The Rosicrucian mystery-teachings gave expression to what comes over a man when he sinks into the realm of the three iron necessities. The experience that would come to the pupils immediately after going to sleep was explained. They were told: Your daytime experiences sink into moving, floating cloud-formations, but these reveal themselves as having the nature of beings. You yourself are interwoven with these clouds, and you hover in anxiety and powerlessness on the edge of an abyss. But you have already discovered what then should be brought to your consciousness in three words—words which should pervade your whole soul: Ex Deo nascimur. This Ex Deo nascimur, so vague for ordinary consciousness, but raised into consciousness for students of the new Mysteries, is what a man first experiences on entering the state of sleep.

Later in these lectures we shall see how this Ex Deo nascimur plays an historic part also in the world-evolution of mankind. What I am now describing is the part it plays during earthly existence in the life of each single man, personally, individually.

If the man continues to sleep, the next stage is that the ordinary view of the Cosmos, as seen from the Earth, ceases. Whereas at night the Earth the glittering, shining stars are there for him, together with the Moon, and by day the Sun playing upon his senses, at a certain moment during sleep he sees how this whole starry world vanishes. The stars cease as physical entities, but in the places where they appeared physically to the senses there come forth from their rays—which have vanished—the genii, the spirits, the gods, of the stars. For conscious Inspiration the Cosmos changes into a speaking universe, declaring itself through the music of the spheres and the cosmic word. The Cosmos is then made up of living spiritual beings, in place of the Cosmos visible to the senses from the Earth.

This is experienced in such a way that, if a man became conscious of it, he would feel as if the whole spiritual Cosmos, from every side, was pronouncing judgment on what he has made of himself as a human being through all his deeds, both good and evil. He would feel that in his human worth he was bound up with the Cosmos.

What comes to him first of all, however—and if he could experience it consciously, as Inspiration does, he would notice this—is bewildering, and he has need of a guide. In the present period of human evolution this guide appears if, during life on Earth, a man has woven in his soul and heart a thread uniting him with the Mystery of Golgotha; if, that is, he has created a bond with the Christ, who, as Jesus, went through the Mystery of Golgotha. The feeling that immediately lays hold of a man at the present time—we will speak tomorrow of other epochs—is that, in the sphere he now enters, his bewildered soul would surely disintegrate if the Being who has come to be the very life of his conceptions and feelings, and of the impulses of his heart—if the Christ were not to be his Guide.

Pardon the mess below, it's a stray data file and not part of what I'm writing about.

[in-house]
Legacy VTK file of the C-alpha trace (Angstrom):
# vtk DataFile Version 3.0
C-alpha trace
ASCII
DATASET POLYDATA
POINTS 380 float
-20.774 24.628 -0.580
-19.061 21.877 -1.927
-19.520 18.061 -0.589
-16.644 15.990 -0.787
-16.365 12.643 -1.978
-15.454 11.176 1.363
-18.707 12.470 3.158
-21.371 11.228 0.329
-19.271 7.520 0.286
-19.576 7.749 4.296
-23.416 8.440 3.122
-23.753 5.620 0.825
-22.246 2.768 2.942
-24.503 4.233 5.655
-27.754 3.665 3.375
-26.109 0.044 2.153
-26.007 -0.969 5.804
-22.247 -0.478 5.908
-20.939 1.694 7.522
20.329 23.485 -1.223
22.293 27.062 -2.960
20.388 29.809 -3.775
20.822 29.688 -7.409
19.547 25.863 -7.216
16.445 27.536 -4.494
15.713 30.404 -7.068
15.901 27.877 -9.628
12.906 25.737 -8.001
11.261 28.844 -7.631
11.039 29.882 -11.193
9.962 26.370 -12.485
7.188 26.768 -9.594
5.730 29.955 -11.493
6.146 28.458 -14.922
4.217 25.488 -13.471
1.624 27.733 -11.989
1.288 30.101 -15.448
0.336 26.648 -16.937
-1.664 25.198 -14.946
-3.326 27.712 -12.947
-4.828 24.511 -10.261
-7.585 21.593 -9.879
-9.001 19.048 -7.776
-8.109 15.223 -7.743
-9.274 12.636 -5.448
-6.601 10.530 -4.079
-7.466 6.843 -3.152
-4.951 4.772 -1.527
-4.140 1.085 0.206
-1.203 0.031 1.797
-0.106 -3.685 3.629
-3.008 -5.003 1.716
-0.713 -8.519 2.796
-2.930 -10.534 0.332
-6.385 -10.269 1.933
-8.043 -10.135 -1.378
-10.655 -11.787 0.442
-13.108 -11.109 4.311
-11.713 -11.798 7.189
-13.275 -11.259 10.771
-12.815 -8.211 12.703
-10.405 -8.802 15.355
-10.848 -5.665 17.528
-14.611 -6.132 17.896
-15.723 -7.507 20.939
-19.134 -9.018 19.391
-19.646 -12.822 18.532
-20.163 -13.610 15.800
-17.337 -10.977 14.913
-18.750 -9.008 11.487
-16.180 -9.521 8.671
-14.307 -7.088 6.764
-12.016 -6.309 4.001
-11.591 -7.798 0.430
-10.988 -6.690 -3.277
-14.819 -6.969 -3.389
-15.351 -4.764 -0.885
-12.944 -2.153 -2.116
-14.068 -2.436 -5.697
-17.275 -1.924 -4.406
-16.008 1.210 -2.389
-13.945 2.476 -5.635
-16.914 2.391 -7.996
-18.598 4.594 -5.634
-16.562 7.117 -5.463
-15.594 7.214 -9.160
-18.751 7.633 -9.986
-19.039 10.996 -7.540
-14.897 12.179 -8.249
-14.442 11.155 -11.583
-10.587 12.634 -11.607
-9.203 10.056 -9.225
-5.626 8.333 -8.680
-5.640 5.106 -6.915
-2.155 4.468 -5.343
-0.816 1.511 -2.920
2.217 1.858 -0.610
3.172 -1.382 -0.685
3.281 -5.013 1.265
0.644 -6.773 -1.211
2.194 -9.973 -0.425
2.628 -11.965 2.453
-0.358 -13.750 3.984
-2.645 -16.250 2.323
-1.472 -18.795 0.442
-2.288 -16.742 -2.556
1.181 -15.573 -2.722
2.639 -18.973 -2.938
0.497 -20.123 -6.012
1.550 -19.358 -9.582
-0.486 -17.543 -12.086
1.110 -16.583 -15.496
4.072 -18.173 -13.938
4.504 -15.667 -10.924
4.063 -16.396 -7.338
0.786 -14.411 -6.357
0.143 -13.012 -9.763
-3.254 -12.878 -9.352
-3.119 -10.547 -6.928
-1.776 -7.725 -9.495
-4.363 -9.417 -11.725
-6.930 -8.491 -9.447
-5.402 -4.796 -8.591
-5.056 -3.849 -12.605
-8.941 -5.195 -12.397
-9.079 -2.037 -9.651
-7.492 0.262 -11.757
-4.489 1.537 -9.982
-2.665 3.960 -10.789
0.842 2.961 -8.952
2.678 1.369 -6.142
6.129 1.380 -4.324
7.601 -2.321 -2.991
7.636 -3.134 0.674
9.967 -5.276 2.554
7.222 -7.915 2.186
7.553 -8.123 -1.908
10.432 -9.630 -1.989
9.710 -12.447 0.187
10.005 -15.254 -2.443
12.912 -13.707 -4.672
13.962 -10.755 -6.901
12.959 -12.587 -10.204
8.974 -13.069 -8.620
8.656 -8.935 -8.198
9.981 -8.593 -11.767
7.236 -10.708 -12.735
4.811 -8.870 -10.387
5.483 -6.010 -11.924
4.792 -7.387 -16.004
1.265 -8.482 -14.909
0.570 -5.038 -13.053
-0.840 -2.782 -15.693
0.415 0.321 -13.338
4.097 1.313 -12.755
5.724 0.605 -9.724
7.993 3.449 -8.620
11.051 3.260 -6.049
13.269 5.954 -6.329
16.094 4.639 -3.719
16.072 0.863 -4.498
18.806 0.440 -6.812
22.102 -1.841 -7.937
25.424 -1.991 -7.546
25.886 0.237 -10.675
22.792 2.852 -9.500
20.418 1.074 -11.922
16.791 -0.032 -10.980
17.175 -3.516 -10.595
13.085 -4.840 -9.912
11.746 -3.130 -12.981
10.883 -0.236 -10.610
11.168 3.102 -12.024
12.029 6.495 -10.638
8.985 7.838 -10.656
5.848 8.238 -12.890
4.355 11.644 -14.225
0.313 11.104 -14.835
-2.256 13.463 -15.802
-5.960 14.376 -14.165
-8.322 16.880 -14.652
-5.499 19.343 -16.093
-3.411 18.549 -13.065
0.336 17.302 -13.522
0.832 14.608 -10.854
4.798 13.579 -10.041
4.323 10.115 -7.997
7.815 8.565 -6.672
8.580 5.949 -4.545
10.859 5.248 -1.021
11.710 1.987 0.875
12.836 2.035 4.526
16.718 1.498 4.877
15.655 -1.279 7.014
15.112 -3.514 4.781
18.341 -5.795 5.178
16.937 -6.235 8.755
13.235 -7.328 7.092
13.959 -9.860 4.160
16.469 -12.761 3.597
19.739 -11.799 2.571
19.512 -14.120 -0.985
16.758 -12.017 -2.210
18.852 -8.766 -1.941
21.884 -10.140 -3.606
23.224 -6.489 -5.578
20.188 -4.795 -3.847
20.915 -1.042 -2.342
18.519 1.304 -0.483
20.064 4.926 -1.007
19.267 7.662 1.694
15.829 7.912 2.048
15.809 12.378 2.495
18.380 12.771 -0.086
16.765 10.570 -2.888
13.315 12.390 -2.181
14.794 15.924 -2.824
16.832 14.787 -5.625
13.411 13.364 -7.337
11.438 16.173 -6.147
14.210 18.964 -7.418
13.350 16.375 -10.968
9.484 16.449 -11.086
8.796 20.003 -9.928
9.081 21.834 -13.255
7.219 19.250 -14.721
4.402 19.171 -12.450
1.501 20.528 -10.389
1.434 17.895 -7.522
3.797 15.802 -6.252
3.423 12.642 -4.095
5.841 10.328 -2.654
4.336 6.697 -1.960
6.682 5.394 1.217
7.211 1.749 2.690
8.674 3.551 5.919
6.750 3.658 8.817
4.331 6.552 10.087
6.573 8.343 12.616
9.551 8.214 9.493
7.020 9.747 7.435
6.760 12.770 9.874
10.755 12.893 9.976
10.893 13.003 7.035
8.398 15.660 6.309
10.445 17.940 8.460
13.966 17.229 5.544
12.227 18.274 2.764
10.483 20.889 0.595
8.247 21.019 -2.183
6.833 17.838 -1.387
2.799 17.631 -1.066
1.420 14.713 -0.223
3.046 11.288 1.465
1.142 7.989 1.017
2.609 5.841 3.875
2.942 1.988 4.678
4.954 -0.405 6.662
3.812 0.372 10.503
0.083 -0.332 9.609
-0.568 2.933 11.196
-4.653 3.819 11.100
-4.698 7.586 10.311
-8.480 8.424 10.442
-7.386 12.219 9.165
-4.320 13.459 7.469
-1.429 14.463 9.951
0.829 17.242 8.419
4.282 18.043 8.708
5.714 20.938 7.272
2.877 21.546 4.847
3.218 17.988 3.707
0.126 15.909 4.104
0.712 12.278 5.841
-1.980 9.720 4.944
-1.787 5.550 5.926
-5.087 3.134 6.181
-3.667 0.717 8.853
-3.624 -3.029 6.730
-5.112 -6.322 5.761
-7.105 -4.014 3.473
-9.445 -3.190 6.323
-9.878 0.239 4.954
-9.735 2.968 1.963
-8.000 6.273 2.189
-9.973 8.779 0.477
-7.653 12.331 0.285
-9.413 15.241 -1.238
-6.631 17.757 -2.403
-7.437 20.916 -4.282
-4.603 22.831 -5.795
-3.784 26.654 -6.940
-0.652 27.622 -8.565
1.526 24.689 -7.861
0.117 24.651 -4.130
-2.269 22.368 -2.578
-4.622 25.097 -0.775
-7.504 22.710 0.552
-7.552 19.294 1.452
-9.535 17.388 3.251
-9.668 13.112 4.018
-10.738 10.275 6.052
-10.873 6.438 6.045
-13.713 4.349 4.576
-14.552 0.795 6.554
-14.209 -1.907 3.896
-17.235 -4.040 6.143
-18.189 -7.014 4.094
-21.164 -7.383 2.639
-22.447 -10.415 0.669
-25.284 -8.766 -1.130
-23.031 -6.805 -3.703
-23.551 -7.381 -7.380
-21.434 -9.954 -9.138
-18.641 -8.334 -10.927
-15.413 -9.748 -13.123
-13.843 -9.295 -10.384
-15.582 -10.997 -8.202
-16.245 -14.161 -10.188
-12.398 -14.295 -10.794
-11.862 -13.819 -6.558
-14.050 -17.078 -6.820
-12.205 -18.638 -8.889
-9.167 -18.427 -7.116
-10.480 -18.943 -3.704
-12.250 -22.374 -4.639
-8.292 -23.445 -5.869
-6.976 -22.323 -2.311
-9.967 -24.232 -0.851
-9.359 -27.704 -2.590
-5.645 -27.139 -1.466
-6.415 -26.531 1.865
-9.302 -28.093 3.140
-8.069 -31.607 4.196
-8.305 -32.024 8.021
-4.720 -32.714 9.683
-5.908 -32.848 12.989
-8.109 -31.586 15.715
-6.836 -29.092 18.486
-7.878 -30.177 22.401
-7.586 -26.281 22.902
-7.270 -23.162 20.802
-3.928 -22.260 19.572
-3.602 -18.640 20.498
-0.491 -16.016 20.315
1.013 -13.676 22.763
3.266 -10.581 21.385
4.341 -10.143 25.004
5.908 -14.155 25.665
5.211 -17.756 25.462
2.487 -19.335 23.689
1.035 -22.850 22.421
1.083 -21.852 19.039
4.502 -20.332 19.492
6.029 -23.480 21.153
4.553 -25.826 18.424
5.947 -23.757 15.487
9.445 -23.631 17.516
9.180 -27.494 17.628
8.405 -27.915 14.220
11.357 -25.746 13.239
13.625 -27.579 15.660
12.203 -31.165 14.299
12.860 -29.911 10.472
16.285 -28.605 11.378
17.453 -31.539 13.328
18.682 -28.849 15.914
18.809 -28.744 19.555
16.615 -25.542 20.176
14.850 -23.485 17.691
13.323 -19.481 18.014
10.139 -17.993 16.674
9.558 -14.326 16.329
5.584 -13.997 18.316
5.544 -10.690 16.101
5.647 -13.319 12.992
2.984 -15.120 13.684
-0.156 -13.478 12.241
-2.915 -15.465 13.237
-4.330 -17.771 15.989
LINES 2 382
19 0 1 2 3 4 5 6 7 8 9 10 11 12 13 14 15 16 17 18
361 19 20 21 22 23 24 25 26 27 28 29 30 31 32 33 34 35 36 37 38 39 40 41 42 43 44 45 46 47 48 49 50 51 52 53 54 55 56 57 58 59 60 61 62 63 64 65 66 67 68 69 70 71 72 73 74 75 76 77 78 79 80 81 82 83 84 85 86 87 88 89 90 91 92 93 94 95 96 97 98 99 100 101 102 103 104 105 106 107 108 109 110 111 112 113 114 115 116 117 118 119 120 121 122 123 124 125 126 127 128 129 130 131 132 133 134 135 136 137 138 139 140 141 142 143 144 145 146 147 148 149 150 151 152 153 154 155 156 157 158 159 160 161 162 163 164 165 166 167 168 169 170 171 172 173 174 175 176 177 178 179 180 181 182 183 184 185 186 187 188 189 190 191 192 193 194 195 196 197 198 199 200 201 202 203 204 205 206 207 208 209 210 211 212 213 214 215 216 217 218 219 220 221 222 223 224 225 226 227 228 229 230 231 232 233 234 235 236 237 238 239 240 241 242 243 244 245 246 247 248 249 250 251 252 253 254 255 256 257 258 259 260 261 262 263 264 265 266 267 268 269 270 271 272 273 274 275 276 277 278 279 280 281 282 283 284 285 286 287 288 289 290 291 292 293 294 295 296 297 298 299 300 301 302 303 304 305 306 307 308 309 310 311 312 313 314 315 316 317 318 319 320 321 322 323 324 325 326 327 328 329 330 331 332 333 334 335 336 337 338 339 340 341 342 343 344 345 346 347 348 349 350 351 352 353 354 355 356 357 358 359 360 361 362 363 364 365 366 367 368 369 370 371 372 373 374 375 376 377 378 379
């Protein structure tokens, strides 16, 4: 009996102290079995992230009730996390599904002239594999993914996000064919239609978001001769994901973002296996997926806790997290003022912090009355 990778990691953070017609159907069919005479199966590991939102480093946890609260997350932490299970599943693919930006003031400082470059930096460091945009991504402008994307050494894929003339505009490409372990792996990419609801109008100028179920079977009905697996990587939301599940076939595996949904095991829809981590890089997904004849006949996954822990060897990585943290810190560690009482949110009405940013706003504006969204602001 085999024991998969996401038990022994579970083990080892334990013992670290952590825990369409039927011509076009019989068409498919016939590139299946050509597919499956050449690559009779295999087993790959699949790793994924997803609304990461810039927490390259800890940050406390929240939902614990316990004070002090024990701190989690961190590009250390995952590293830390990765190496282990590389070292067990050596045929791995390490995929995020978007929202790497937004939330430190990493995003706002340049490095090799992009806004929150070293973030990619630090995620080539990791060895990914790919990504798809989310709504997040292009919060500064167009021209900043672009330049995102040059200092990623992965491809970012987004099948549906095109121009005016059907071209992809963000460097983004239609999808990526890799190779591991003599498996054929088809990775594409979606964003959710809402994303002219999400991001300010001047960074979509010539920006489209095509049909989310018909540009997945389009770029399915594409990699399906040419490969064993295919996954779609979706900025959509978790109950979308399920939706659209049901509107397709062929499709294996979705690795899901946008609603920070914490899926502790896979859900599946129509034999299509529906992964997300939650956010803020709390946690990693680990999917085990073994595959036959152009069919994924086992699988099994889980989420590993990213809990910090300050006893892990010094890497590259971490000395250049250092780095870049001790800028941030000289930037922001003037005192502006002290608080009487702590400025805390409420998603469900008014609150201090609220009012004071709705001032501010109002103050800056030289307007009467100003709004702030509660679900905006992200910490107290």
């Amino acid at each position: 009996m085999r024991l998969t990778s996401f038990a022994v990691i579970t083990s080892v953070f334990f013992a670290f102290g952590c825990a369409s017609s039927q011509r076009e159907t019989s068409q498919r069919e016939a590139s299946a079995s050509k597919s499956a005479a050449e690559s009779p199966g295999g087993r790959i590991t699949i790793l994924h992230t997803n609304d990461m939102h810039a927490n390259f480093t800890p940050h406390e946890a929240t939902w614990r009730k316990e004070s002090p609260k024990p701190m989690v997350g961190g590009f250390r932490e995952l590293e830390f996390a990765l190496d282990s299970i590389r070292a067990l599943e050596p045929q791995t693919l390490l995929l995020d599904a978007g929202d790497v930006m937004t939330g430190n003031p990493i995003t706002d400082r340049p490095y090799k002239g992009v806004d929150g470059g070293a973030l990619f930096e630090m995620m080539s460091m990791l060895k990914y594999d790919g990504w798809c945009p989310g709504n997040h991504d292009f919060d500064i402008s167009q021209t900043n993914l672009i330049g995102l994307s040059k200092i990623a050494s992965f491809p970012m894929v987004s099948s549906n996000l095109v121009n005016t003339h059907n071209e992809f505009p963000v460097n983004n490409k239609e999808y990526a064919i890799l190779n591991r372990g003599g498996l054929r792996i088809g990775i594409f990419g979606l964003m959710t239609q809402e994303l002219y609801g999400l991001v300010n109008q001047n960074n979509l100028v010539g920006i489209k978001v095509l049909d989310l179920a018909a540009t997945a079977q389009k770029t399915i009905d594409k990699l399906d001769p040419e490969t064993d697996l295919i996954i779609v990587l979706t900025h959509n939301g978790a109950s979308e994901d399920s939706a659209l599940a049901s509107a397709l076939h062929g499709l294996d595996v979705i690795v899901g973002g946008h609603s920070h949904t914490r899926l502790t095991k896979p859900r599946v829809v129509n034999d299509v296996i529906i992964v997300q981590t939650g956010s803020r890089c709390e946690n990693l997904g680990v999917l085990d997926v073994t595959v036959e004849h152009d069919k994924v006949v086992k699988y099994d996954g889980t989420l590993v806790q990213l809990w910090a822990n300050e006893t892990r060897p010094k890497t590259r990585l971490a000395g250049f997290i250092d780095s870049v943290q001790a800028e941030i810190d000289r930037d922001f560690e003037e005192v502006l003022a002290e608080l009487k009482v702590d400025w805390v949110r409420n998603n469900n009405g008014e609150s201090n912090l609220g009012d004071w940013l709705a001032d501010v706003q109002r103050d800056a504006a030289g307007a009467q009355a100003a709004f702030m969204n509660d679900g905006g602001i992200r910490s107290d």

The approach of the Christ as Guide—who in this sphere must be conceived of as connected with the life of the Sun, just as the man is connected with earthly life—is felt again in the same way that it was when a medieval Mystery School brought it before the souls of the pupils with the words: In Christo morimur. For the feeling is that the soul must perish should it not die in Christ, thereby dying into cosmic life.

In this way a man lives through the experiences of sleep. After perceiving the stars of the Cosmos in their essential being, and because he cannot attain to conscious wakefulness in this sphere, a longing comes over him to return to the sphere where he is conscious. That is why we wake; it is the force by which we are awakened. We develop an unconscious feeling that, because of what we have absorbed from the real being of the stars, from the star Gods, we shall not be spiritually empty when we wake; for we bring down with us, into the daily life of the body, the spirit dwelling in our soul.

The pupils in the medieval Mystery Centres were made aware of this feeling, the third in the series of nightly, personal experiences of human beings on Earth, by a third saying: Per spiritum sanctum reviviscimus. This threefold experience of the spiritual world lying beyond the Guardian of the Threshold—who is ignored only by men of the present epoch—is thus perceptible in three stages, and at the same time they imprint on the human soul what can truly be called the Trinity—the Trinity which permeates spiritual life, weaving and living throughout it.

What I have been describing here is experienced by a man every night in a picture, and into this picture are woven his daytime experiences, going backwards in time. Just as we find our earthly experiences interwoven with those of natural processes during waking life, so during the night we experience this backward repetition interwoven with memories of the starry world. But all this is at first a picture.